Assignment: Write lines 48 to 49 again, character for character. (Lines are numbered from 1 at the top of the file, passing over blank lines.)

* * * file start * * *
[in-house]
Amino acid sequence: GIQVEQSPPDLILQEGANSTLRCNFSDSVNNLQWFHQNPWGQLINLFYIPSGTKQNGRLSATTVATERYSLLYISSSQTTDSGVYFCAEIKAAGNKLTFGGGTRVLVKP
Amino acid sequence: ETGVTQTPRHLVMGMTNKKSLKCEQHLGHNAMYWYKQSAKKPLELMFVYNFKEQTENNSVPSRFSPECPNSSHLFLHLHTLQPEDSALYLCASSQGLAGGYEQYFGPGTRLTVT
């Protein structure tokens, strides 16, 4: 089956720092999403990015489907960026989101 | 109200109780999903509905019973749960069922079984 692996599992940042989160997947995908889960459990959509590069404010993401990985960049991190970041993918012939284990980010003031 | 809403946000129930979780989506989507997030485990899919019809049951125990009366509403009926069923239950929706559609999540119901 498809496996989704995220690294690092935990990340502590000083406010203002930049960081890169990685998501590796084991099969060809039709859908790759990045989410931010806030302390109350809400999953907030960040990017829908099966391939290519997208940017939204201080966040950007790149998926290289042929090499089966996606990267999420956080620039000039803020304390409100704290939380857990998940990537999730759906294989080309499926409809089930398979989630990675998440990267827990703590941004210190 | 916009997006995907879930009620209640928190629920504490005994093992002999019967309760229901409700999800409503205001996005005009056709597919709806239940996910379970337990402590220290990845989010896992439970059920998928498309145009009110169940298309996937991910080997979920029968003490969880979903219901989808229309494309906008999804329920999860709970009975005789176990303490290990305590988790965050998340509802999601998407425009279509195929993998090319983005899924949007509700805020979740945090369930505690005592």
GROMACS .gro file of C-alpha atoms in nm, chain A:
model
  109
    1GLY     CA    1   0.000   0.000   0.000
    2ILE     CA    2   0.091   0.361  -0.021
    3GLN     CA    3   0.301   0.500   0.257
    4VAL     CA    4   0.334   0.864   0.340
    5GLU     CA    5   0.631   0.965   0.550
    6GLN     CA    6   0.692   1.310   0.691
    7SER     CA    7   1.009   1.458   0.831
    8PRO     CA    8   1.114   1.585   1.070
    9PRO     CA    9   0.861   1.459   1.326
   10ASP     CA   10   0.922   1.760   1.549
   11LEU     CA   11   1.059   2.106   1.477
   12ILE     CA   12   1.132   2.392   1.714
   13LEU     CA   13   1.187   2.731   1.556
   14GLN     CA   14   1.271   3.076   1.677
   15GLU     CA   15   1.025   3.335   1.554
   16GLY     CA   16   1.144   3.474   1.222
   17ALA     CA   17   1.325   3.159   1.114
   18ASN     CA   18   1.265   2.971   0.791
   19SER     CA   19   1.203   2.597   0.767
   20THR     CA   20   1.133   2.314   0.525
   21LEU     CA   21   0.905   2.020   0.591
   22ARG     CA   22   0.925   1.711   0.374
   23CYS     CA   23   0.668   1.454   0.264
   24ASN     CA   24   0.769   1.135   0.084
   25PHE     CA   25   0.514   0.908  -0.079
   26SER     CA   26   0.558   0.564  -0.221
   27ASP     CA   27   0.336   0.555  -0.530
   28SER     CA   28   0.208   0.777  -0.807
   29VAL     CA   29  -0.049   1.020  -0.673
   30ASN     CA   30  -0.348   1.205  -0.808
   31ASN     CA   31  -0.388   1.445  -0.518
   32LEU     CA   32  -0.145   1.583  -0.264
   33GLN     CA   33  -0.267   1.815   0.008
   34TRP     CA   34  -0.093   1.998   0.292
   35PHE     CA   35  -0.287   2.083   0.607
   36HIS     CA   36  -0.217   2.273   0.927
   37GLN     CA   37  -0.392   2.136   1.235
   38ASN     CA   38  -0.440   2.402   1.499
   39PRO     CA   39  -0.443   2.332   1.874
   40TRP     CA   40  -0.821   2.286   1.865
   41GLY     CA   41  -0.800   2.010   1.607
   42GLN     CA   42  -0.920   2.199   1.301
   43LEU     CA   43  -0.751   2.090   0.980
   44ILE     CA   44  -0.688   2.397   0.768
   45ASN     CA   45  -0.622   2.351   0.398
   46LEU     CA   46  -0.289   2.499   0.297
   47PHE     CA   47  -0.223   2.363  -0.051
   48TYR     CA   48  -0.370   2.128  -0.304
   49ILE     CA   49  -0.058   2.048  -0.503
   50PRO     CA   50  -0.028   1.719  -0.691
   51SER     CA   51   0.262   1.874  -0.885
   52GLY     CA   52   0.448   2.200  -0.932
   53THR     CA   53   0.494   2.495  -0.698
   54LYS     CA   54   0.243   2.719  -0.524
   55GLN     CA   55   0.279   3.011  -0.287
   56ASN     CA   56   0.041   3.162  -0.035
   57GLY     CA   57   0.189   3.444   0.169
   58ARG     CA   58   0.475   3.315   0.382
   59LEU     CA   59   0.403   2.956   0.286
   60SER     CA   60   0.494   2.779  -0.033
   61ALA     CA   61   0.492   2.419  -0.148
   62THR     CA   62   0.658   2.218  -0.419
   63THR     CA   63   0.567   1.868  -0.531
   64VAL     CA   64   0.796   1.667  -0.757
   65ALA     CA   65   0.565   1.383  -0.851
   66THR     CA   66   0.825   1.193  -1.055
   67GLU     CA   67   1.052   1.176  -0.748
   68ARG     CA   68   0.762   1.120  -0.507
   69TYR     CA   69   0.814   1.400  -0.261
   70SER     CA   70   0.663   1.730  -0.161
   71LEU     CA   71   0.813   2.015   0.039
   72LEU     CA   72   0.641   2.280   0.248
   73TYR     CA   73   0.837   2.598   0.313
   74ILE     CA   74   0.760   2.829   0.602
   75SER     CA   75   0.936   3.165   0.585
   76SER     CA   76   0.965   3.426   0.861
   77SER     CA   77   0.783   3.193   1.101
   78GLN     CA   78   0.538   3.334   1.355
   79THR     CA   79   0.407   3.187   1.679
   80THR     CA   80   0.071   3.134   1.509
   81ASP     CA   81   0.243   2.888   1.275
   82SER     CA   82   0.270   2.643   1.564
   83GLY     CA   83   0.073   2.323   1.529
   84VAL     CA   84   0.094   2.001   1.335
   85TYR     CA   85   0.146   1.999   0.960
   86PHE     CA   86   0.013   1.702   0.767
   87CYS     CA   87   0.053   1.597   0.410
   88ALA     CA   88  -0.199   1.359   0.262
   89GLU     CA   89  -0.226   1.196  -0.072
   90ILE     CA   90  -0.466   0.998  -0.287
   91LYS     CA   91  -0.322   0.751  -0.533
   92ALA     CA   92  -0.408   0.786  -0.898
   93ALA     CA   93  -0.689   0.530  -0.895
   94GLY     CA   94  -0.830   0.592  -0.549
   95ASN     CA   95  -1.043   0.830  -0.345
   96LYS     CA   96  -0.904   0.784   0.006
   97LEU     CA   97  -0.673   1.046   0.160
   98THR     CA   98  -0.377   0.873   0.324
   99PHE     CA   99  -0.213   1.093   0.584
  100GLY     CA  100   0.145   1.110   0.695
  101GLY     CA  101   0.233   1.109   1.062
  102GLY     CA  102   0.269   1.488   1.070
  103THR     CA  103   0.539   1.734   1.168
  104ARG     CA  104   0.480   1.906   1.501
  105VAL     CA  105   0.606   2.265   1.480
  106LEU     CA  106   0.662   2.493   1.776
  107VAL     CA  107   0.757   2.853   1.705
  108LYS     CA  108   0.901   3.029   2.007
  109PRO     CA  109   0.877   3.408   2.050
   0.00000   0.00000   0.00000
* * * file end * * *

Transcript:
   41GLY     CA   41  -0.800   2.010   1.607
   42GLN     CA   42  -0.920   2.199   1.301